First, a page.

On June 1, 2002, in an address at West Point, U.S. President George W. Bush announced a new set of foreign policy principles that has come to be known as the “Bush Doctrine.” The doctrine consists of three basic elements. First, the United States would no longer rely solely on “Cold War doctrines of containment and deterrence,” but would instead pursue a strategy of preemptive intervention in order to “take the battle to the enemy, disrupt his plans and confront the worst threats before they emerge.” Second, the United States would concentrate on exporting democracy, since “the requirements of freedom apply fully to Africa, Latin America, and the entire Islamic world.” Finally, the United States would maintain its military supremacy beyond challenge, “thereby making the destabilizing arms races of other eras pointless, and limiting rivalries to trade and other pursuits of peace.” In September 2002, the Bush administration released the National Security Strategy of the United States, which formalized these three elements of the Bush Doctrine: preemptive strike, promotion of democracy, and military supremacy.
It was widely reported in the Western press that the Bush Doctrine had strong roots in the neoconservative school of thought in the United States. Early drafts of former Deputy Secretary of Defense Paul Wolfowitz’s report Defense Planning Guidance contained the three basic elements of the Bush Doctrine as early as 1992. In 1997, Dick Cheney, Donald Rumsfeld, Paul Wolfowitz, William Kristol, and Robert Kagan founded the Project for the New American Century. In August 18, 1997, Irving Kristol, the father of William Kristol and U.S. neoconservatism, predicted the rise of the neoconservative ideology in a Wall Street Journal article entitled “The Emerging American Imperium”:
One of these days, the American people are going to awaken to the fact that we have become an imperial nation, even though public opinion and all of our political traditions are hostile to the idea. It is no overweening ambition on our part that has deaned our destiny in this way, nor is it any kind of conspiracy by a foreign policy elite. It happened because the world wanted it to happen, needed it to happen, and signaled this need by a long series of relatively minor crises that could not be resolved except by some American involvement.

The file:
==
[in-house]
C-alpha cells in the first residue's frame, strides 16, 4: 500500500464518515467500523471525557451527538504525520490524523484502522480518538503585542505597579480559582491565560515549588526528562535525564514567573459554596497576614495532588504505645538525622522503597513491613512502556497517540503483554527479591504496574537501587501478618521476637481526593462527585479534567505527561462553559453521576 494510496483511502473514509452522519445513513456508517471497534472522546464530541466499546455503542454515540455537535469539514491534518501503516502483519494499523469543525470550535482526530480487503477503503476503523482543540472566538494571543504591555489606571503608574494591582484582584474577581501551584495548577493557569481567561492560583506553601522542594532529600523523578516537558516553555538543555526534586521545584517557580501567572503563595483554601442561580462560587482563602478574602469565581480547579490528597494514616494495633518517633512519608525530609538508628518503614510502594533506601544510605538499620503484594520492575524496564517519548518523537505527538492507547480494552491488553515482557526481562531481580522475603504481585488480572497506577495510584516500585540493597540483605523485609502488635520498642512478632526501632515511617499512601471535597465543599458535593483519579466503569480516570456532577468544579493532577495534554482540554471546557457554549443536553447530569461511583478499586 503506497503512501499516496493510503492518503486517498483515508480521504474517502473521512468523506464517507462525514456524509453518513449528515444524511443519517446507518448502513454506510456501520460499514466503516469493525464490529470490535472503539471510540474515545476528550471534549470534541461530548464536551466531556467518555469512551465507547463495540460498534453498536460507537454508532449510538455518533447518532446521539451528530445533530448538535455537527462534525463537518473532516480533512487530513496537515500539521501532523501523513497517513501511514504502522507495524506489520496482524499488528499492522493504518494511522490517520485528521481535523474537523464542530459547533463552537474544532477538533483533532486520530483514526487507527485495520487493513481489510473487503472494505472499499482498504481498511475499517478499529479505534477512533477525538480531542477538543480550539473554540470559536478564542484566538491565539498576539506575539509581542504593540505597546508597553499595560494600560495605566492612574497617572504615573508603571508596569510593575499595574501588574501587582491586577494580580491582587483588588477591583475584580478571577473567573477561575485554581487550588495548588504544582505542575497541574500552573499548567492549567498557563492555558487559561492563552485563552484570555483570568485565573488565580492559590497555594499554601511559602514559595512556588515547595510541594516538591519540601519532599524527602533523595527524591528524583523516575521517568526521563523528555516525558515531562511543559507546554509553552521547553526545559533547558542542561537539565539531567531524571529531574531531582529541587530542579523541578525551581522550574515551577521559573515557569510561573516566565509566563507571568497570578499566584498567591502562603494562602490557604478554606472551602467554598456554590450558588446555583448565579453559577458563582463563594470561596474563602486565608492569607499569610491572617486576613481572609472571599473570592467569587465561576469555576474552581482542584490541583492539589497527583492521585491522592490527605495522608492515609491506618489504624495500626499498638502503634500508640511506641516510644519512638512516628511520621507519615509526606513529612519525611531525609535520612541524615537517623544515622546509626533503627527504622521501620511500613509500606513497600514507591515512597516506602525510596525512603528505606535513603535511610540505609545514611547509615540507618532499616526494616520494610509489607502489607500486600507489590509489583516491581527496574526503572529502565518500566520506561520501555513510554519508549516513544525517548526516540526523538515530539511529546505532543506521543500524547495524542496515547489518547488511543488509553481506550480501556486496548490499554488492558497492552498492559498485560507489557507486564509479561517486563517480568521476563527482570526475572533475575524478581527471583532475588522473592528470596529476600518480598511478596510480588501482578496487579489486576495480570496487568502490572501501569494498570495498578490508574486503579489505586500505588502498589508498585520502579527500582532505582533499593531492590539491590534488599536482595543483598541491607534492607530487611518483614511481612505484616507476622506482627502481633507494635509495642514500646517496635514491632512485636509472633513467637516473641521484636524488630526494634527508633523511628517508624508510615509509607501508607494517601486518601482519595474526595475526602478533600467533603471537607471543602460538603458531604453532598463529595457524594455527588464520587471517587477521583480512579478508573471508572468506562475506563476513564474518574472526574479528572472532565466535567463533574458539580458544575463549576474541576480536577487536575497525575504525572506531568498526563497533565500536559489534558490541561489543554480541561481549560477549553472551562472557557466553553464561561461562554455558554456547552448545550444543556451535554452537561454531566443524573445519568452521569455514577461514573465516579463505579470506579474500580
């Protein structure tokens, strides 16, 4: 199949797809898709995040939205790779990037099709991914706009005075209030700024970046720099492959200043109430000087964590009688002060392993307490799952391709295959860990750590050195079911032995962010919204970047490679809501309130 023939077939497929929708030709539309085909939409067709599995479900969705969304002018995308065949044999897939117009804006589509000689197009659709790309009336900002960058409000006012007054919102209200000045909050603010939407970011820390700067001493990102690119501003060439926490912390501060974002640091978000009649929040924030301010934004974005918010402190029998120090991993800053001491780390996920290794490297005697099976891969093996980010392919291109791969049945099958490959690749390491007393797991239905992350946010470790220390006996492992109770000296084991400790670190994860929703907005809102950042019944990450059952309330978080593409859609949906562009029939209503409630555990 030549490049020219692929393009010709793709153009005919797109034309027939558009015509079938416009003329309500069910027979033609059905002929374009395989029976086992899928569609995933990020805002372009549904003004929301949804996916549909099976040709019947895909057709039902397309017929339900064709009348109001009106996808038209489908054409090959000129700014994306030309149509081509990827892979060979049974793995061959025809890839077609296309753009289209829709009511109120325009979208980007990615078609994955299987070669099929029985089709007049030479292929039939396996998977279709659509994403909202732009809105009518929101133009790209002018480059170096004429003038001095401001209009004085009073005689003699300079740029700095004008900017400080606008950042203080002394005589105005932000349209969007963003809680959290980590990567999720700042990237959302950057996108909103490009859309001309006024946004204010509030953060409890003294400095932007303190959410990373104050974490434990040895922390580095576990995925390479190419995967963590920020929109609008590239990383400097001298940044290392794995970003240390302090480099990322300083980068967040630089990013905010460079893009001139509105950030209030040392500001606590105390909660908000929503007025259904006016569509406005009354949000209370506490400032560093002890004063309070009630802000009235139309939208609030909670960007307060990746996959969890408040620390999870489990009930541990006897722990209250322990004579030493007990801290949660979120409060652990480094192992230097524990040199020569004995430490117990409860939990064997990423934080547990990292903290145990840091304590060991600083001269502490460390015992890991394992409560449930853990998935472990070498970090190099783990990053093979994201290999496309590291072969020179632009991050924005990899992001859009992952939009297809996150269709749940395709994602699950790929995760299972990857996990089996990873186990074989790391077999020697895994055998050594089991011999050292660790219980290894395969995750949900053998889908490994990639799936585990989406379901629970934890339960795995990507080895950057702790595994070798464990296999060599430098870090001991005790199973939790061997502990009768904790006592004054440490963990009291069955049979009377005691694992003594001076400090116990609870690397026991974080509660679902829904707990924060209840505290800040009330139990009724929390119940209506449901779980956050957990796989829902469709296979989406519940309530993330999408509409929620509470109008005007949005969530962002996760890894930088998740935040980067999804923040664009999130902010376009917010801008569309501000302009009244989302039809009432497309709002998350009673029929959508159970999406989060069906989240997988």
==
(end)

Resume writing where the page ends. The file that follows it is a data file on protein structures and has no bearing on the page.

In light of the similarity of their views, it does not seem surprising that George W. Bush awarded Irving Kristol the Presidential Medal of Freedom on July 9, 2002.
The preemptive strategy articulated by the Bush administration is not a recent creation. Rather it has ancient roots reaching as far back as the Roman Empire and was a key Roman Imperial tactic that Cicero forcefully advocated:
How can you believe that the man who has lived so licentiously up to the present time will not proceed to every extreme of insolence, if he shall also secure the authority given by arms? Do not, then, wait until you have suffered some such treatment and then rue it, but be on your guard before you suffer; for it is rash to allow dangers to come upon you and then to repent of it, when you might have anticipated them . . .
The similarity between the sentiments expressed by Cicero in the above passage and the Bush administration’s recent rhetoric allude to the idea that there are some Classical scholars among the neoconservatives.
Many scholars have since explored the far-reaching implications of the Bush doctrine, but few have addressed the doctrine from a Chinese perspective. How have Chinese intellectuals perceived and responded to the Bush Doctrine? Naturally, there are many divergent viewpoints, but the main perspective can be easily identified. Chinese scholars have emphasized the continuity of the Bush Doctrine with President Clinton’s foreign policy, and consider the Bush Doctrine as the culmination and maturation of the United States’ post–Cold War grand strategy.